3. Preparation of PNBE(epoxy)

  1. Epoxidation of PNBE(vinyl)
    1. Add 150 g of dichloromethane to a 500 mL round bottom flask equipped with a magnetic stirrer and a condenser.
    2. Add PNBE(vinyl) (15 g, 1.3 x 10-1 mol, 1 eq.) with stirring until complete dissolution.
    3. Place the flask in an ice-bath and let it cool for 15 min.
    4. In a separate container, mix together formic acid (30 g, 6.5 x 10-1 mol, 5 eq.) and acetic acid (5 g, 8.3 x 10-2 mol, 0.6 eq.). Add the combined acids to the polymer solution.
    5. Let it cool for 15 min.
    6. Add hydrogen peroxide aqueous solution (30%) (75 g, 6.5 x 10-1 mol, 5 eq.) to the polymer solution.
    7. Stir for 18 h. The ice bath does not need to be removed, as the temperature will gradually increase to ambient temperature.
    8. Take a small sample, precipitate the polymer with acetone, and analyze it by 1H NMR in CDCl3.15 If the signal for the double bond (δ = 4.5-6.0 ppm) is sufficiently decreased (Figure 3), pass to the next step. Typically, the ratio of the integral of the double bonds to the other protons is less than 1:20 (1:83 in Figure 3). Otherwise, continue the reaction.
    9. Add acetone (750 mL) to a 4 L beaker equipped with a magnetic stir bar.
    10. Add the polymer solution to the acetone gradually under vigorous stirring for 15 min.
    11. Filter the polymer over a 15 cm diameter Buchner funnel equipped with a paper filter (grade 413, 15 cm diameter).
    12. Wash the polymer four times with acetone (200 mL each time).
    13. Change the filter paper between each washing.
    14. Dry the polymer (7.5 g) under vacuum at room temperature overnight.

Figure 2
Figure 2: 1H NMR spectra of crude (top) and purified (bottom) NBE(CO2H). The purified product is obtained by simple distillation. Note the peaks which are used to assess the endo:exo ratio. Please click here to view a larger version of this figure.

Figure 3
Figure 3: 1H NMR spectra of PNBE(vinyl) (blue) and PNBE(epoxy) (red). Note the ratio 1:3 between the integrals of the vinyl group (δ = 4.5-6.0 ppm) and the other protons in the PNBE(vinyl) spectrum. After reaction with H2O2, the ratio decreases to 1:83, thus confirming that epoxidation of vinyl group has occurred. Please click here to view a larger version of this figure.

Figure 4
Figure 4: FTIR spectra of PNBE(vinyl) (black) and PNBE(epoxy) acquired in attenuated total reflectance mode. Insert shows a zoom of the characteristic bands of PNBE(vinyl) and PNBE(epoxy). The 902 cm-1 and 992 cm-1 bands correspond to the C=C-H out-of-plane bending, whereas the 875 cm-1 band corresponds to the epoxide ring deformation. Please click here to view a larger version of this figure.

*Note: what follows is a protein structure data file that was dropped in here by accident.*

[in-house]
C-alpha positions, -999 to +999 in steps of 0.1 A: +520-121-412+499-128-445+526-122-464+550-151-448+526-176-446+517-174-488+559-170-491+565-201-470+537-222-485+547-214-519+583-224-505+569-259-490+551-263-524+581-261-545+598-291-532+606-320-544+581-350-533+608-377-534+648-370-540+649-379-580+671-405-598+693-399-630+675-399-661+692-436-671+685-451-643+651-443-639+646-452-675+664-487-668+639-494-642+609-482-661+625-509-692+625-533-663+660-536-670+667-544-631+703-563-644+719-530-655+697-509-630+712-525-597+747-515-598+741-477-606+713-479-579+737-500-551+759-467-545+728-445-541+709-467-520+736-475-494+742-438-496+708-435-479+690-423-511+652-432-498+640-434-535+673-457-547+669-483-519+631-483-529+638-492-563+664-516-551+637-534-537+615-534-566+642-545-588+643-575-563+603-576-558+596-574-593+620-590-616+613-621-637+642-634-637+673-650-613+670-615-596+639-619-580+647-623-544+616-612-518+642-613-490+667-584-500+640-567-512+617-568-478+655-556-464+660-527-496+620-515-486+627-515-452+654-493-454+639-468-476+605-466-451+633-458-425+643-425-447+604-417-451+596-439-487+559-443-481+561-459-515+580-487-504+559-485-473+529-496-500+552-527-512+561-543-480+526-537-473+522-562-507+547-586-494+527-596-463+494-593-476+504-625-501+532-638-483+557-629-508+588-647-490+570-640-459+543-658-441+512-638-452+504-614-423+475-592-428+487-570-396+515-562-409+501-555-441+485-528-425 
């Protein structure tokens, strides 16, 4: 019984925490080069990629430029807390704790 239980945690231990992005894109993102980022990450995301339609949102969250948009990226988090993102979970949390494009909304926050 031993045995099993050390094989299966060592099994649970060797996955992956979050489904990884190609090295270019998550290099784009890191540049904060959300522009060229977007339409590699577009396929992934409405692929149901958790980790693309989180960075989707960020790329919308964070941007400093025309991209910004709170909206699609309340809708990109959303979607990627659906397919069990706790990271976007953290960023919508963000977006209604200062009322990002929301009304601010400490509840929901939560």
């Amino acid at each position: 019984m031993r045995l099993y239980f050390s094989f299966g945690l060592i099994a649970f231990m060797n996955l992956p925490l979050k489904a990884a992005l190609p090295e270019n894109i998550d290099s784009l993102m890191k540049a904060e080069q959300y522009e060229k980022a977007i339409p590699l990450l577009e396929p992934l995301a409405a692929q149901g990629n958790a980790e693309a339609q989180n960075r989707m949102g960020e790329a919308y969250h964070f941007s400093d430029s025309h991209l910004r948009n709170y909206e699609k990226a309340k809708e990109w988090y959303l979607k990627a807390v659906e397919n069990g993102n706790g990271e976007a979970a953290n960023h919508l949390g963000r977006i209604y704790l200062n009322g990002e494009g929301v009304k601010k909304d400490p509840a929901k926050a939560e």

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Representative Results

The NBE monomers are prepared by simple Diels-Alder reaction of DCPD and a suitable dienophile, for example acrylic acid (AA). Normally, DCPD is cracked to yield cyclopentadiene (CPD) before reaction.17 Freshly cracked CPD is then engaged in the Diels-Alder reaction. However, in this protocol, both cracking and Diels-Alder steps are performed concomitantly, in a one-pot reaction. Thus, as soon as CPD is formed, it reacts with AA to yield 5-norbornene-2-carboxylic acid, NBE(CO2H) (Figure 1A). After reaction, the crude NBE(CO2H) is purified by simple distillation (Figure 2). This procedure has been repeated with a variety of dienophiles (maleic anhydride13, allyl bromide18, allyl alcohol18, 1-octene18) in a consistent manner (high yields, purification by distillation (Figure 2). The reaction with butadiene as dienophile was not attempted, due to the inherent difficulties associated with the manipulation of butadiene. Interestingly, this reaction is solvent-less.

The polymers are obtained by catalyzed polymerization (Figure 1A and 1B) and collected under the form of dry powders. They are analyzed by 1H NMR, FTIR spectroscopy, and gel permeation chromatography (GPC). The 1H NMR analysis of the polymer (Figure 3) is used to diagnose the presence of leftover solvent and monomer (which appear as sharp peaks, in contrast to the broad resonance of the polymer). The 1H NMR analysis of PNBE(vinyl) (Figure 3 blue) and PNBE(epoxy) (Figure 3 red) permit the confirmation of the epoxidation of PNBE(vinyl). Indeed, the decreasing ratio between the integrals of the vinyl group and the other protons in the PNBE(epoxy) spectrum (1:3 to 1:83) proves the excellent conversion of the reaction (97% in this case). The FTIR spectroscopy can also be used to confirm the outcome of the epoxidation reaction, as shown by the apparition of a characteristic peak at 875 cm-1 (Figure 4) and the disappearance of the 904 and 992 cm-1 which are observed in the PNBE(vinyl) polymer. The GPC is used to confirm the molecular weight distribution of the polymers. Typical Mn for PNBE(CO2H) and PNBE(epoxy) are 100,000 g/mol and 20,000 g/mol, with a PDI comprised between 1.5 and 2.0.

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The method proposed here is simple, and readily amenable to scale-up. All chemicals could be used as received without any purification. Note that performing the reaction at a lower scale (e.g. scales ≤1 g) usually yields lower yields due to an unavoidable loss of material during the handling and the collection.